Hillary: The Movie was a 90-minute video in which then-New York Sen. Hillary Rodham Clinton was derided as being ruthless, deceptive and power-hungry. At the time she also was seen by many as the likely Democratic nominee for president in 2008.
Though the movie had already run in some theaters, Citizens United founder David Bossie wanted to secure a wider audience for it by promoting it and the DVD through television advertising. Bossie had in mind as a model Michael Moore’s Fahrenheit 9/11, the slashing documentary that mocked President George W. Bush as he campaigned for re-election in 2004.
Bossie’s group sued the FEC, hoping to shield itself from the regulatory reach of the McCain-Feingold Act, one provision of which forbids the broadcasting of corporate-funded “electioneering communications” that mention a candidate for office in the month before a primary or general election.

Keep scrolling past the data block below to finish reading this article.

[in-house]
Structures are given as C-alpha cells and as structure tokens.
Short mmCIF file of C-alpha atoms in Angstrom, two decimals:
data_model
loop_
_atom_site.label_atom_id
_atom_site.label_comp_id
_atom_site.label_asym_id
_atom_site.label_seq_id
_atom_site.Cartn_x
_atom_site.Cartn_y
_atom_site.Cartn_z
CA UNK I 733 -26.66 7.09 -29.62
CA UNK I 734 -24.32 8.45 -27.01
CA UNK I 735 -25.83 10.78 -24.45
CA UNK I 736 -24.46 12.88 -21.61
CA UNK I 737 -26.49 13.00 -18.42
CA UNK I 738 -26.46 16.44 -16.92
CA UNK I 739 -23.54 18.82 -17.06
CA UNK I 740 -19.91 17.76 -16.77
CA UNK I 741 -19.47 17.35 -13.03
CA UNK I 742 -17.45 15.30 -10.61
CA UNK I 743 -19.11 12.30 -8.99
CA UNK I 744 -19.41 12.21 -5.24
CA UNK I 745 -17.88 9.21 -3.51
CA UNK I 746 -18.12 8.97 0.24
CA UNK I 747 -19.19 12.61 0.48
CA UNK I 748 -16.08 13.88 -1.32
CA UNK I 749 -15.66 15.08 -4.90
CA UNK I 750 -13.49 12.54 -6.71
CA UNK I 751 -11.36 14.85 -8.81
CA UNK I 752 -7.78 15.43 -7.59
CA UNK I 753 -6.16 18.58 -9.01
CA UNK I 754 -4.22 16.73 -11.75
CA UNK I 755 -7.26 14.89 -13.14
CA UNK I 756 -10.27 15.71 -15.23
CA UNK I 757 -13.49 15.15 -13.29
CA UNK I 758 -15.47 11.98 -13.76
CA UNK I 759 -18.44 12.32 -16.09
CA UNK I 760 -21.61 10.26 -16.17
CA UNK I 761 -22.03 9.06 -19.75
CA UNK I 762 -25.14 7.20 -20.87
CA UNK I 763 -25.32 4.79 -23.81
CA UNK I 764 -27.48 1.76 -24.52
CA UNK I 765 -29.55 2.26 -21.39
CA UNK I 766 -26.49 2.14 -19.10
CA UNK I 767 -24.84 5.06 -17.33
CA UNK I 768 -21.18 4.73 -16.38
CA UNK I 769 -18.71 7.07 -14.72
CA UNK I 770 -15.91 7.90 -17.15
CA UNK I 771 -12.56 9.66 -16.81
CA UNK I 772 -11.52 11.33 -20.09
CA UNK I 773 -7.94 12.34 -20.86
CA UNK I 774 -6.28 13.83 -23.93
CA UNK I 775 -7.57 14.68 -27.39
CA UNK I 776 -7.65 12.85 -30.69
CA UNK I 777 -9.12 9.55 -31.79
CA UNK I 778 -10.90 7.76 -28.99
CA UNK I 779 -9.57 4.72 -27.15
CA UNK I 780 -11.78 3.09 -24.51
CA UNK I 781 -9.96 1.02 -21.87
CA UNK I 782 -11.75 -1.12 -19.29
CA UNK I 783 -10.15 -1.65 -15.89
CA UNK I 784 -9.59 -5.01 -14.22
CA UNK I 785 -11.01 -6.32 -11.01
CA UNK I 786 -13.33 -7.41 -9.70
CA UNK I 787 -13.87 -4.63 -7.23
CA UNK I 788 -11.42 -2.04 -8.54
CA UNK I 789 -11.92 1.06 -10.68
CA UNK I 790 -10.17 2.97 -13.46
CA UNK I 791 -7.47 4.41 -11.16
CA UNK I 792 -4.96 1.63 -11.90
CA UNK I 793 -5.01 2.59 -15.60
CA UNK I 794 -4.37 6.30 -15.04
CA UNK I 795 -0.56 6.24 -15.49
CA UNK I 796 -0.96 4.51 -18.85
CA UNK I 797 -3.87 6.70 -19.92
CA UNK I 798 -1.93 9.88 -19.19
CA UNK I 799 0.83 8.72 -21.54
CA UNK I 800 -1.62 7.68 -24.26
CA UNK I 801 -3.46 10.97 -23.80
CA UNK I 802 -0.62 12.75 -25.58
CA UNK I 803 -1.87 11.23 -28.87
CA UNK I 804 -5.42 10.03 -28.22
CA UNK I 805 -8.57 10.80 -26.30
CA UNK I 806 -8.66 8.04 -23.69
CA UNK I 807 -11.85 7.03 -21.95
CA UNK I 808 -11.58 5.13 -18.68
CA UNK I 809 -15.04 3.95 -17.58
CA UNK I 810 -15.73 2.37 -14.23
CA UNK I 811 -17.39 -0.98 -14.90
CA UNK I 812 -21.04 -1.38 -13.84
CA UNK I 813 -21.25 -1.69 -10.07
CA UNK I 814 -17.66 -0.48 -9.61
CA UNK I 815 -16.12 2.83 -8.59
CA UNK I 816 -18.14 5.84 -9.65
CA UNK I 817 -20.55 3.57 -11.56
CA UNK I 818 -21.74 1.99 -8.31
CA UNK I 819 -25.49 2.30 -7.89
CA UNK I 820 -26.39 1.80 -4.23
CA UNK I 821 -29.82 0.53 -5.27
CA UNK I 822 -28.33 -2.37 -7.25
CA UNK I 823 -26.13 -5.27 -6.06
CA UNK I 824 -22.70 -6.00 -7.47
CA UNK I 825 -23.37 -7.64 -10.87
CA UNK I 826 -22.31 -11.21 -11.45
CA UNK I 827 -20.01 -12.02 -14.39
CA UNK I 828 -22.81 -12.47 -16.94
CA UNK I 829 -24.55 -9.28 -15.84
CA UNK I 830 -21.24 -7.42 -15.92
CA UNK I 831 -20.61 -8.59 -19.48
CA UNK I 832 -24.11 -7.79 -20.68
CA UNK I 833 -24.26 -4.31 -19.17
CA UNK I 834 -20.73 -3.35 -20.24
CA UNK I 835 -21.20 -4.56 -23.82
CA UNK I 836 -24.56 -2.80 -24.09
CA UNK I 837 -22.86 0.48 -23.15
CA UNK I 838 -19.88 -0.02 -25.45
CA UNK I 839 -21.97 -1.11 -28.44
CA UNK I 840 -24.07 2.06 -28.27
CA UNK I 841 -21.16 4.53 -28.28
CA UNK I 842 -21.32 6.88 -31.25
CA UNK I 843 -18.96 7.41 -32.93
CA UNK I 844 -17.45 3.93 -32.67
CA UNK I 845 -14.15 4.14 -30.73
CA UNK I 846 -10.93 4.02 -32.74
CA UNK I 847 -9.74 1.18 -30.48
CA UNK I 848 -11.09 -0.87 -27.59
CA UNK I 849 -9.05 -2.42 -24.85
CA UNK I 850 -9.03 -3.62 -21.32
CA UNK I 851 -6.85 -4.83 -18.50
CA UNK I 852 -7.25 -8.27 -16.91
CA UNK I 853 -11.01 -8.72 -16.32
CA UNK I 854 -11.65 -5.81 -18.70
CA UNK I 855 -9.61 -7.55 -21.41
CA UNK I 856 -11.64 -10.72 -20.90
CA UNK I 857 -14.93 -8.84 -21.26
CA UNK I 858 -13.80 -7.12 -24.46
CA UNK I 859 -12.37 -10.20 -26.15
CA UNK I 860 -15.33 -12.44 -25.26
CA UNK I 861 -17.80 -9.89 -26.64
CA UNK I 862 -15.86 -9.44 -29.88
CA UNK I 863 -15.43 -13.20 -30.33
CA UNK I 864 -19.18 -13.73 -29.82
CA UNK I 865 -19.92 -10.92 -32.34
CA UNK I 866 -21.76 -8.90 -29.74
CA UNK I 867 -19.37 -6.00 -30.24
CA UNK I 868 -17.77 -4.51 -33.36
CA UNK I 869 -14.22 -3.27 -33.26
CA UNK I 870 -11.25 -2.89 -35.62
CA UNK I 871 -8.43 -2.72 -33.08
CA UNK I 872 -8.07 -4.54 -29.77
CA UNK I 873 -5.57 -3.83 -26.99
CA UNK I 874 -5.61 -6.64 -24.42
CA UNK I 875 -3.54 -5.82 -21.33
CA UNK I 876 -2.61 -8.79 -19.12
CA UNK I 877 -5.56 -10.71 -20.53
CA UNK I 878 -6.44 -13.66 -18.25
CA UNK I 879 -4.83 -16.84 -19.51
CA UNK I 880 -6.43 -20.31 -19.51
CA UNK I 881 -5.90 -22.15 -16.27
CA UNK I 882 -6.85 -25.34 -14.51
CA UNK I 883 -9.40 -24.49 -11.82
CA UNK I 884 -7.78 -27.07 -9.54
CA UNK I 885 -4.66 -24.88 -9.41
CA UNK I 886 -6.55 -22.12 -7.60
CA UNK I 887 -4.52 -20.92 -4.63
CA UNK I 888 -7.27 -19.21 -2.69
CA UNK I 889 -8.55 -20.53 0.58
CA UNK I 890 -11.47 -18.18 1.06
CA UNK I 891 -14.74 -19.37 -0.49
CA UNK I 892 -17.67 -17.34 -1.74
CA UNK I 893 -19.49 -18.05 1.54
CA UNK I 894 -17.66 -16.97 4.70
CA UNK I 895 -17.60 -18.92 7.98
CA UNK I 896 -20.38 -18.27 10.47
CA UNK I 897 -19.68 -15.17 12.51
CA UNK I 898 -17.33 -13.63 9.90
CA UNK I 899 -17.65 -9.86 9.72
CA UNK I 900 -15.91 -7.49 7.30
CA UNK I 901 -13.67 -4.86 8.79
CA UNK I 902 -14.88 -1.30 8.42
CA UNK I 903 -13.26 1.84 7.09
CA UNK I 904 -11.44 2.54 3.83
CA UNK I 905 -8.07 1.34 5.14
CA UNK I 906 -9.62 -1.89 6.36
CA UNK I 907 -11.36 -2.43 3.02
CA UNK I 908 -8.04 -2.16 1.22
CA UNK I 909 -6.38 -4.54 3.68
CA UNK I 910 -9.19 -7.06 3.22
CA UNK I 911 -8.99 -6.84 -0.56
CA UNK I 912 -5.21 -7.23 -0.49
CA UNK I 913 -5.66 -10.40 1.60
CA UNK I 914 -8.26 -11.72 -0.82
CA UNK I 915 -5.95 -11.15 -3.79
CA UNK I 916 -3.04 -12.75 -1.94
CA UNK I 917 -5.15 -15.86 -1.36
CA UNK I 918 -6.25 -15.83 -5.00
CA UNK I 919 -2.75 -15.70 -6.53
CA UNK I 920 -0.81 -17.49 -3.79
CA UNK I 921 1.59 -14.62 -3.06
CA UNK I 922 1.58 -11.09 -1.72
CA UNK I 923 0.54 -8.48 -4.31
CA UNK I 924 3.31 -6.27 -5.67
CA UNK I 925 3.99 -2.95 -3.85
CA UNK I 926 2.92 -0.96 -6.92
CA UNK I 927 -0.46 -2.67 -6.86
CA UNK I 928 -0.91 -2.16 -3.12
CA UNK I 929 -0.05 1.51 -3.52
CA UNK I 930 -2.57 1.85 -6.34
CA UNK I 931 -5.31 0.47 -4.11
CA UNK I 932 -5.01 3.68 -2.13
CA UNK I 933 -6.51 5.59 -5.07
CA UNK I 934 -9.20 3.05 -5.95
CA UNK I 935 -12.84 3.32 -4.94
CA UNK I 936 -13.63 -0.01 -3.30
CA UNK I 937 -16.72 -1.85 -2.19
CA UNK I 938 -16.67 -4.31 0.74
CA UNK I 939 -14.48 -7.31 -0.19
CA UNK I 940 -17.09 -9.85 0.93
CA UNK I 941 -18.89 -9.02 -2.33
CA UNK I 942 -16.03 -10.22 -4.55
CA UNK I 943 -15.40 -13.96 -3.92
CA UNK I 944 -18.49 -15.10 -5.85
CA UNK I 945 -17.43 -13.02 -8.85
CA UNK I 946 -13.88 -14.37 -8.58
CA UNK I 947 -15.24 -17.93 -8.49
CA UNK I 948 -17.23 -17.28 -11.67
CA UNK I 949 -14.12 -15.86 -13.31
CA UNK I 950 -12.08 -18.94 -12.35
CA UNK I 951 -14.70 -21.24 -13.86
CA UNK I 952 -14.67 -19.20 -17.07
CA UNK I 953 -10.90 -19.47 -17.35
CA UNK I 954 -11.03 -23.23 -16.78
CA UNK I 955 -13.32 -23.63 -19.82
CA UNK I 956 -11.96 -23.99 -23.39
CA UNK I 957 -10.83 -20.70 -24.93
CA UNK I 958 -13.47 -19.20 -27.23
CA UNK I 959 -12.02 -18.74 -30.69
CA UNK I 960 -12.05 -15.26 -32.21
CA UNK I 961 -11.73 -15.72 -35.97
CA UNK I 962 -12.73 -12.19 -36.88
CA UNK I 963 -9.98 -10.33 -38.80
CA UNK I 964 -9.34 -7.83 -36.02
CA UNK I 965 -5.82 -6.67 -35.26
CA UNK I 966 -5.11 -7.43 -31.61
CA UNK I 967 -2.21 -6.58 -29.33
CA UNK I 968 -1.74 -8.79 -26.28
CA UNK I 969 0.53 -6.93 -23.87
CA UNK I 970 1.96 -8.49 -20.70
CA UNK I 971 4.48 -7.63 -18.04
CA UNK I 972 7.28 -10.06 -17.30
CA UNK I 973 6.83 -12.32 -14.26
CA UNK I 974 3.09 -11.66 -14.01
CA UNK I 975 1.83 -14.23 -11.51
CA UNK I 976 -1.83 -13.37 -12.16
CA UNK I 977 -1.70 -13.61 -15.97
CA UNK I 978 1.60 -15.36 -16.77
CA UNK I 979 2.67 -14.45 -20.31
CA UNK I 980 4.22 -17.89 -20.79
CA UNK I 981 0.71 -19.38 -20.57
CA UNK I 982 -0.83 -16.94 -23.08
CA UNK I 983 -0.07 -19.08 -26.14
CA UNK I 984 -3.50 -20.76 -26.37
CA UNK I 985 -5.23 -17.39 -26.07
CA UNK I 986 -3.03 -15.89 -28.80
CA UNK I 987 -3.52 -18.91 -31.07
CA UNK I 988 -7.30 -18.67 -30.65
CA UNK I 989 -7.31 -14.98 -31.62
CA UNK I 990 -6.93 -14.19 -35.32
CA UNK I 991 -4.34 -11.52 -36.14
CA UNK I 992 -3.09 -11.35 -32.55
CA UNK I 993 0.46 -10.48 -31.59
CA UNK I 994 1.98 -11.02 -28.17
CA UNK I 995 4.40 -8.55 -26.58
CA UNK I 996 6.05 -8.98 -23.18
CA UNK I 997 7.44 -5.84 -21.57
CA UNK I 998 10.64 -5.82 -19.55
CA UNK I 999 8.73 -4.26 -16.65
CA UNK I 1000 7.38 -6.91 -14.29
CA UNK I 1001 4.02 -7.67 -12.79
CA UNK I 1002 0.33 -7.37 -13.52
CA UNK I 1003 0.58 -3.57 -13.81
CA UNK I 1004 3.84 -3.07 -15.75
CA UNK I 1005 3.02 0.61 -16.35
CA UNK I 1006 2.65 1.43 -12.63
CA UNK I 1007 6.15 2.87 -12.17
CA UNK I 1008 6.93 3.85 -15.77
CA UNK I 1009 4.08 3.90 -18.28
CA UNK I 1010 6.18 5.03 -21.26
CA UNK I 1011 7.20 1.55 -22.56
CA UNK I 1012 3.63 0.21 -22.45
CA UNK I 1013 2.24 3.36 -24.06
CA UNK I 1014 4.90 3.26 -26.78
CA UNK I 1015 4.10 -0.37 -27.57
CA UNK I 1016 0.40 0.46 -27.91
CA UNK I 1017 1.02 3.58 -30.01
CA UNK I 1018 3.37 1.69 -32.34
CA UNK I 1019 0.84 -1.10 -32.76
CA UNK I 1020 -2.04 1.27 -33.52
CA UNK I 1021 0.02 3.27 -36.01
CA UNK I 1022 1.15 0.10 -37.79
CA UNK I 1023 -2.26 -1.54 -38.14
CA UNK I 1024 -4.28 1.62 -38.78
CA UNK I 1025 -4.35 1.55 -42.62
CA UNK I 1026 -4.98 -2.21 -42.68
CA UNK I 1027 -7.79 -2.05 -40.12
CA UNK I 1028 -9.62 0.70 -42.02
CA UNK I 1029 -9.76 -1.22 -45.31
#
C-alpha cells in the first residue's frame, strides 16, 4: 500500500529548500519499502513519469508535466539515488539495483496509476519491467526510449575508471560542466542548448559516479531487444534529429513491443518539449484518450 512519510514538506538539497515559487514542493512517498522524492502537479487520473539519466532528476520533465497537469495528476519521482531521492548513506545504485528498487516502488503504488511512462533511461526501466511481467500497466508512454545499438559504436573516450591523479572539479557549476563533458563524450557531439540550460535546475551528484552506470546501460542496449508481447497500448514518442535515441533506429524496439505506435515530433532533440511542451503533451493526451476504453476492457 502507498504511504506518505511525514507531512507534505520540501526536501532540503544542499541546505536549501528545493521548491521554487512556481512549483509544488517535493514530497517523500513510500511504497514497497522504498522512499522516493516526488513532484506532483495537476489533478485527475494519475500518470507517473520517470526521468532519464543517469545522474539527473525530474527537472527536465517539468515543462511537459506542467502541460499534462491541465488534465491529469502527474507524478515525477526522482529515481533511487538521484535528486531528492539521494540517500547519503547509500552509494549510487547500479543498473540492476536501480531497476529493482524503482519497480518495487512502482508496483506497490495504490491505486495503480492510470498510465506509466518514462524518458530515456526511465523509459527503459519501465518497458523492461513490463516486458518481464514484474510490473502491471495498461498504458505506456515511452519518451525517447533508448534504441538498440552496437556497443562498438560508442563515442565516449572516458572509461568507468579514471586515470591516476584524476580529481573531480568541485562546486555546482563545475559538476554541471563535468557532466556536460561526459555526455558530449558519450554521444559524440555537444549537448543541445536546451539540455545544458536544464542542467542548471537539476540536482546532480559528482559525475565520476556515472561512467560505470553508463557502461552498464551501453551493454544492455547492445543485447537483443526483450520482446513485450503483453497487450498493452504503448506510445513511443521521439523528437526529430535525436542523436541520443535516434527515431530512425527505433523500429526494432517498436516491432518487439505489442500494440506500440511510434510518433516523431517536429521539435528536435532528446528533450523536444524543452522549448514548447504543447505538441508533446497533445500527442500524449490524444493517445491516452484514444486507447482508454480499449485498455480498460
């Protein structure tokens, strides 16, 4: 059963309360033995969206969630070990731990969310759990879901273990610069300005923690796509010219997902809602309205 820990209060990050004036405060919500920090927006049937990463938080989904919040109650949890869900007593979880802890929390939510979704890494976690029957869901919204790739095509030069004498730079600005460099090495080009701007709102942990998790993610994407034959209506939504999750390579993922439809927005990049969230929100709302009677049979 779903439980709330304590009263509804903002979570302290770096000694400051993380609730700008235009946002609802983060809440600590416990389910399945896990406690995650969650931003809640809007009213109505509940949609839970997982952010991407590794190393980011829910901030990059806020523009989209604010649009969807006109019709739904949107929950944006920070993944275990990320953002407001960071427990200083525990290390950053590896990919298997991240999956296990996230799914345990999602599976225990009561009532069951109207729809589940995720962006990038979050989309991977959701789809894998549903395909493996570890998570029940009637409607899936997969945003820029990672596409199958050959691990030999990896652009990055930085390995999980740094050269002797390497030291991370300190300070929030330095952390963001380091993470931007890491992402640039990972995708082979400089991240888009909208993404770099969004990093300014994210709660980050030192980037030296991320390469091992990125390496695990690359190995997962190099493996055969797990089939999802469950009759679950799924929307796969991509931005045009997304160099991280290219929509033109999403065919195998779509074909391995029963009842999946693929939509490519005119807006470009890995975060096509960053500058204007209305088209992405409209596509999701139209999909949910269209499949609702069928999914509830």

Since Clinton was running in numerous primaries, Hillary: The Movie might have run afoul of the law’s restrictions, including the requirement to disclose who paid for it. The case might well have focused narrowly on whether a movie produced by an ideological interest group should be covered by the provision designed to regulate corporate-paid ads on television. Instead, however, the argument focused on the theory behind the law.
During the March arguments, Alito at one point asked whether the government also could ban a corporate-funded book that attacked a candidate for office.
Yes, replied Deputy Solicitor General Malcolm Stewart.
“That’s pretty incredible,” Alito said. Stewart stressed he was “not saying it could be banned,” but only agreeing that Congress “could prohibit the use of corporate treasury funds” to pay for campaign books that attacked a candidate.
The book-banning metaphor hung over the rest of the argument. The hangover apparently lasted in the court’s internal deliberations as well. Rather than rule on the case, the justices announced in late June that they would reconsider two campaign finance law precedents: Austin v. Michigan State Chamber of Commerce and McConnell v. FEC. The court had upheld laws in each case that prohibited corporate funding of campaign ads.